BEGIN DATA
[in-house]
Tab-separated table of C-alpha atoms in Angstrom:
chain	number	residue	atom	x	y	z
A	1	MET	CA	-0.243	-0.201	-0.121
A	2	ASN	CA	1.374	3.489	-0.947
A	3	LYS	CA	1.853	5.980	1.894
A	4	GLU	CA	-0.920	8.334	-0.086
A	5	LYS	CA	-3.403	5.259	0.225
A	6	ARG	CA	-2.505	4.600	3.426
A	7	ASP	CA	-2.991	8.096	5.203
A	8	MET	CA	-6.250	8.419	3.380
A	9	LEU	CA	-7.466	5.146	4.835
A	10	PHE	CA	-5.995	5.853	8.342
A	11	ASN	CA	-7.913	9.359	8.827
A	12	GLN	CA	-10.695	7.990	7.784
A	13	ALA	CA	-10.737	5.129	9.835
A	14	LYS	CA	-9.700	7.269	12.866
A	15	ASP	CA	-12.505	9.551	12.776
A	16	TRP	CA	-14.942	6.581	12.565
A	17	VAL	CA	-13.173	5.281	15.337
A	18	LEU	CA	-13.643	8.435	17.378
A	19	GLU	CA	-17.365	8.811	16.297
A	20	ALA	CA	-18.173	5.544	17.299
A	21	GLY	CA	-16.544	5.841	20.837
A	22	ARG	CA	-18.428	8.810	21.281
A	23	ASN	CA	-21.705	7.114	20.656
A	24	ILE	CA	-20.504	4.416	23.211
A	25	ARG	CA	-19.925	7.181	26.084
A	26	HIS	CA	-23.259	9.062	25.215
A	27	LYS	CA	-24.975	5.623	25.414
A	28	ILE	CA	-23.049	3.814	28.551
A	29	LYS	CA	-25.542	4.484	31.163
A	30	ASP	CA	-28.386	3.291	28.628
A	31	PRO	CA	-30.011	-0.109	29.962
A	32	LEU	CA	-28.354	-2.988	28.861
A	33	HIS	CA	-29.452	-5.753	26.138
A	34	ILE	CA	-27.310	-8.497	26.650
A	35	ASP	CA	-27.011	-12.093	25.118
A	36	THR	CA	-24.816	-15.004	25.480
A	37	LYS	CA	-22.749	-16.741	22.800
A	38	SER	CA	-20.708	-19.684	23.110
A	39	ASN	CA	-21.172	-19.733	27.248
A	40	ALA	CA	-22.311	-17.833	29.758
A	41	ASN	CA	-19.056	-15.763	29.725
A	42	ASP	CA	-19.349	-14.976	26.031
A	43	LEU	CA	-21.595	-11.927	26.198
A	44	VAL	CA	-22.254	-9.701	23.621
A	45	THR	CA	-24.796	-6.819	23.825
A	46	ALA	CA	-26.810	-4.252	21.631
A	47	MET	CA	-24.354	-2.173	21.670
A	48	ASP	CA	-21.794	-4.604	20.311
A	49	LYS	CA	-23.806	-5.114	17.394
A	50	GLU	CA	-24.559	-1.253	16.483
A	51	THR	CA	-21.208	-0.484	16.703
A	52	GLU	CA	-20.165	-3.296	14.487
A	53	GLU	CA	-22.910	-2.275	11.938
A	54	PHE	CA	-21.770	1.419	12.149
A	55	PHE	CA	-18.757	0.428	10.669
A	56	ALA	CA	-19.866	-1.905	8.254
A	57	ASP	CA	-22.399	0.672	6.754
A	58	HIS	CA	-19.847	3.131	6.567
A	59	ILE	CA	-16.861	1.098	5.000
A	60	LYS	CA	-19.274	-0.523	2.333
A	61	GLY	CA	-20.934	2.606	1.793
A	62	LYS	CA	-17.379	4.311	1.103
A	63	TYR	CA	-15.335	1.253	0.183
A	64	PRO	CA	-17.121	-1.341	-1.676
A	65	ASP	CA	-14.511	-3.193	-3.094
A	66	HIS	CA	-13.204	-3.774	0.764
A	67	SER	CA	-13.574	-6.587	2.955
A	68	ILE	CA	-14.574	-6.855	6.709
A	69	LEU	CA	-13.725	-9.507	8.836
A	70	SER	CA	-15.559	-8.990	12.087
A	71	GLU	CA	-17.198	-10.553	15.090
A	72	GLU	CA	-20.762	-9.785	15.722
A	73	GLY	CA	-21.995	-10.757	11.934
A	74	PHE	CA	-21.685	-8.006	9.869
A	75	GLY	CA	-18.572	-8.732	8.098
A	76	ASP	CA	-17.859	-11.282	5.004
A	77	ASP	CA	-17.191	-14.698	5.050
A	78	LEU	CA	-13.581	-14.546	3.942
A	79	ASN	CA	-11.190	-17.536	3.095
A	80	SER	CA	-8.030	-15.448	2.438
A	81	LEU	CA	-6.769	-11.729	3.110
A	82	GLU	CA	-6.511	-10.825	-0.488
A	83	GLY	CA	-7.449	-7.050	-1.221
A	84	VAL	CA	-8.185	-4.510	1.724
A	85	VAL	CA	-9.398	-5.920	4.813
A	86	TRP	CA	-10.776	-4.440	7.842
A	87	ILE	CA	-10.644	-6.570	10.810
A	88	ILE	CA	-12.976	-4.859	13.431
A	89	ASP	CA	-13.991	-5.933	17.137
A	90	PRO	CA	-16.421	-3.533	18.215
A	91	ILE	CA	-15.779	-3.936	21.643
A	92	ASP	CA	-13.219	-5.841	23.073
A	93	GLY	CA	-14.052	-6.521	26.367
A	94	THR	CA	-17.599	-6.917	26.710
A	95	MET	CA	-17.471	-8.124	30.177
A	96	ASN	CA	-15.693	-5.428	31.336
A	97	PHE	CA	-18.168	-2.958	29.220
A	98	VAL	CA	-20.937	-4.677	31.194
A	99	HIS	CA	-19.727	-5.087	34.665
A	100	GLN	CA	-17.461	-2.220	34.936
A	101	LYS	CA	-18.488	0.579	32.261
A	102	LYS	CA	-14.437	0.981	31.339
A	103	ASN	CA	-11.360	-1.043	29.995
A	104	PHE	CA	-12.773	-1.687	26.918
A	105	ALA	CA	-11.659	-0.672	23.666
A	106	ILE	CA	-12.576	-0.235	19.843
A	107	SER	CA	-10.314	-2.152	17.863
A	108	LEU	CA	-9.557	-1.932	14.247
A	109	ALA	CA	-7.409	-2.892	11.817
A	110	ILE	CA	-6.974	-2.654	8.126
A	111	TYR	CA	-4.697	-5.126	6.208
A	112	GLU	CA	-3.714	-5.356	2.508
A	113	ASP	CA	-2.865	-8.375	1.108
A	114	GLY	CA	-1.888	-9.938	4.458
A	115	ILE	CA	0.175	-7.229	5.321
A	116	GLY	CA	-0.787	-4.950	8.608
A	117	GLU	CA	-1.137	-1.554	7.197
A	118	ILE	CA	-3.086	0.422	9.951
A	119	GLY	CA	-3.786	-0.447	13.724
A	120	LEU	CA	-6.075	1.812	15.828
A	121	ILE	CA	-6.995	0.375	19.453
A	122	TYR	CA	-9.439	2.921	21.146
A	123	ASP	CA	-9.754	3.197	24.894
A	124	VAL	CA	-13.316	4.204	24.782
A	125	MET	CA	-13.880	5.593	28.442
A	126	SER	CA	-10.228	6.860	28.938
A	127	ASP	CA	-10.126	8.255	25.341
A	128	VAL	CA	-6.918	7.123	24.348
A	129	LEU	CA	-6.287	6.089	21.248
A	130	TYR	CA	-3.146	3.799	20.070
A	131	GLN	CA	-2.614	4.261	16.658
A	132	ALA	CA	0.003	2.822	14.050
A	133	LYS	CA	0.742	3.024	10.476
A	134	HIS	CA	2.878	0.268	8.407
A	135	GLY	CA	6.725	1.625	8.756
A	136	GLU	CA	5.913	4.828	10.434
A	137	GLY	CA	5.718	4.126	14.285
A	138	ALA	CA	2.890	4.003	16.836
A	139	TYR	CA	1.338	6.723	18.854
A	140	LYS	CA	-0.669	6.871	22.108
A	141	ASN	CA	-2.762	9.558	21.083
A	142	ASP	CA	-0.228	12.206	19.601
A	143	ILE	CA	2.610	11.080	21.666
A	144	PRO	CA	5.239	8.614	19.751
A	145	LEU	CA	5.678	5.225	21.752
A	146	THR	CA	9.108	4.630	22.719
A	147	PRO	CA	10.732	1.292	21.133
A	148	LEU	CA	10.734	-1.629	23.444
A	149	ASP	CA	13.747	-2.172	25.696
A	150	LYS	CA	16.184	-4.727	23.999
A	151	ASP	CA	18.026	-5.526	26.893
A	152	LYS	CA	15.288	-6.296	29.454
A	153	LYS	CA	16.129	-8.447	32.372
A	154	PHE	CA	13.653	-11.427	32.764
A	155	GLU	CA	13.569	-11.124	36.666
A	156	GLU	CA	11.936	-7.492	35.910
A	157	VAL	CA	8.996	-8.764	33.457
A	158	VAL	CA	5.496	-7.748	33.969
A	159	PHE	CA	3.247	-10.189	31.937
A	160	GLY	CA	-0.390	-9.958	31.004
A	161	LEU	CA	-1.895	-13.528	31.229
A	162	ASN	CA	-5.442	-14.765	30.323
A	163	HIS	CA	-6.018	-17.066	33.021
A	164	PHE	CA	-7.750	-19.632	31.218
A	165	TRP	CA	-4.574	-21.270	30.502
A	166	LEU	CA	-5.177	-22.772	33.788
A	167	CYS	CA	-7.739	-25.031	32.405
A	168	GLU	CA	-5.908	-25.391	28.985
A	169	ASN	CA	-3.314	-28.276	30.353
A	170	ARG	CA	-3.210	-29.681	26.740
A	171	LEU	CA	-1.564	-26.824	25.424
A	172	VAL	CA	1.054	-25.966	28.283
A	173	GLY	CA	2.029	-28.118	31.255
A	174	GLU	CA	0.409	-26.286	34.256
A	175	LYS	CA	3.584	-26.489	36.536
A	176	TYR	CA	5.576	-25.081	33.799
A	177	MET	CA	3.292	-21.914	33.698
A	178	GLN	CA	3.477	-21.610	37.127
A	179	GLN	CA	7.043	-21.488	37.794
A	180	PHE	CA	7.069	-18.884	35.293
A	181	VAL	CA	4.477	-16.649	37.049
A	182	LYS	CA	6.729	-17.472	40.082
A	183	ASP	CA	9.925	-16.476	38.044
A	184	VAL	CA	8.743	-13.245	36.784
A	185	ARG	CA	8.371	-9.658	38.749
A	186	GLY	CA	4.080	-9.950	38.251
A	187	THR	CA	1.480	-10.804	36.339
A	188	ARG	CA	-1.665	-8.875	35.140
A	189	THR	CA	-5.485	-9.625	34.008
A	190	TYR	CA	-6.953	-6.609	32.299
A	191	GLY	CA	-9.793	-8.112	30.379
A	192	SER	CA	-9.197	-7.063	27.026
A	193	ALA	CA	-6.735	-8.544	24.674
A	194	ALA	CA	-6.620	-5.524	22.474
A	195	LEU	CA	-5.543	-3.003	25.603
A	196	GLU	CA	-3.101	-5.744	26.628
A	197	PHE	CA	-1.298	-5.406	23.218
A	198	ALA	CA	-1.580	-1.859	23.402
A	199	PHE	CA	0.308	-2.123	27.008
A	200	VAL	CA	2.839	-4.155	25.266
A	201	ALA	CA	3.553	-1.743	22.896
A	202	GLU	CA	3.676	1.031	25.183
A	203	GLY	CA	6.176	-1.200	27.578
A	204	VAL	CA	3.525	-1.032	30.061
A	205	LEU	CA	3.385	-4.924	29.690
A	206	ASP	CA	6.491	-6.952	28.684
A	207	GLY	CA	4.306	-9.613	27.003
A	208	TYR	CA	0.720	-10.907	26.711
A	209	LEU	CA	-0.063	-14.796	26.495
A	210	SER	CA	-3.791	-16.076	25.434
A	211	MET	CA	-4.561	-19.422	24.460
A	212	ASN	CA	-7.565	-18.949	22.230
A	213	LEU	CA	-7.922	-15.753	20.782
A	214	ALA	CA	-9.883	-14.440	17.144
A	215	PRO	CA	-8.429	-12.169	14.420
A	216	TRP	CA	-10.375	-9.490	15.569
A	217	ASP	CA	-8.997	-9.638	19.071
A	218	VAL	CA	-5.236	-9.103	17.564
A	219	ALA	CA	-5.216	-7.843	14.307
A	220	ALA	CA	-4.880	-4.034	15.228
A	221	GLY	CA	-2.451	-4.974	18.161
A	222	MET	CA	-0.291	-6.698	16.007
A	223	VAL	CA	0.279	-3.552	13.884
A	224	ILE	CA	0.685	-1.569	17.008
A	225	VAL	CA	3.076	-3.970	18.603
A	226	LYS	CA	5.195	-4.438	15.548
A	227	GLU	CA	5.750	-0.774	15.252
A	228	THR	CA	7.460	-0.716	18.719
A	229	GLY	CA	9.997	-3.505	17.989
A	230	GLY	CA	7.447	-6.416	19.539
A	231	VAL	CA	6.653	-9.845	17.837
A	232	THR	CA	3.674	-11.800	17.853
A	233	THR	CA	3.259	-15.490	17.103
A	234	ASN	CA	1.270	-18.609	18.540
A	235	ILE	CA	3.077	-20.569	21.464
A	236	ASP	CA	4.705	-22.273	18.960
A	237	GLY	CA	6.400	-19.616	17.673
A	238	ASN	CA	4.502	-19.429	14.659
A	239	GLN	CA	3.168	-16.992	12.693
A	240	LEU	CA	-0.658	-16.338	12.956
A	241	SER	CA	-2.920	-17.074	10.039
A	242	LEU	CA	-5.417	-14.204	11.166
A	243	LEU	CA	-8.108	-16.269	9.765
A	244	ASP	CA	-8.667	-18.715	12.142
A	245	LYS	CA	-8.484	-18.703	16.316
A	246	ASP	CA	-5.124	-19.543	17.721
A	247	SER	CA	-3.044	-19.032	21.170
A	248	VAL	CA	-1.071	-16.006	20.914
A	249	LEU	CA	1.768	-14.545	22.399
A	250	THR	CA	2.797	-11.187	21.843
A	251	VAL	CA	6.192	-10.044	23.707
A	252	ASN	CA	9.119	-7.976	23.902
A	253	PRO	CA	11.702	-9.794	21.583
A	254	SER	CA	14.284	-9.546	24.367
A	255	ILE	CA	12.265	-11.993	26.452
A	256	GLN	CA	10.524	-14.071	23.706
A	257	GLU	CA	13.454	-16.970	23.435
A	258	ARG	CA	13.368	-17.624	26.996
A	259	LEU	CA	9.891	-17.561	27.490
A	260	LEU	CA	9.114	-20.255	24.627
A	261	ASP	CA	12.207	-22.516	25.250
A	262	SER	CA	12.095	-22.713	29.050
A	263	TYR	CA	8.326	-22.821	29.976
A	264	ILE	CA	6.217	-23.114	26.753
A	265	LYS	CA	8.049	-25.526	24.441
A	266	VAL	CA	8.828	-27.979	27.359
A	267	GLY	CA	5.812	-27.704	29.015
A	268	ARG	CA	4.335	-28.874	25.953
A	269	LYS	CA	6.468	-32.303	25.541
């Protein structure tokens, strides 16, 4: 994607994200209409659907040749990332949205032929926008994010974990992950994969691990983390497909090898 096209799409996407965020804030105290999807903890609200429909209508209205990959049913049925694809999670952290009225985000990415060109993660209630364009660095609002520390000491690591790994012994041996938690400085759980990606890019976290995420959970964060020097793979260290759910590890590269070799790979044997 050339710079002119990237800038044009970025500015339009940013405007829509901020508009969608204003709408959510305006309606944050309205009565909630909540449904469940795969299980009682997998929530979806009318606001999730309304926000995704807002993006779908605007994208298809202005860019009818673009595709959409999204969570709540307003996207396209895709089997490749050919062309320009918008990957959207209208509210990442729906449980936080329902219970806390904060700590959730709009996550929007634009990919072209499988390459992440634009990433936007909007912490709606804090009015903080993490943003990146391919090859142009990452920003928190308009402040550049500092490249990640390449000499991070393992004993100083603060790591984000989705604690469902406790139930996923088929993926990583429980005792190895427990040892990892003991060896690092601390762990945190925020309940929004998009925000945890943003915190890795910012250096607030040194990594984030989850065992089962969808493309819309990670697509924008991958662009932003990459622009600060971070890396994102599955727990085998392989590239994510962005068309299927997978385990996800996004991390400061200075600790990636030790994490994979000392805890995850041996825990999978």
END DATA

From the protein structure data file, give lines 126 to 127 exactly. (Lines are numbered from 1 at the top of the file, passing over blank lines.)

A	123	ASP	CA	-9.754	3.197	24.894
A	124	VAL	CA	-13.316	4.204	24.782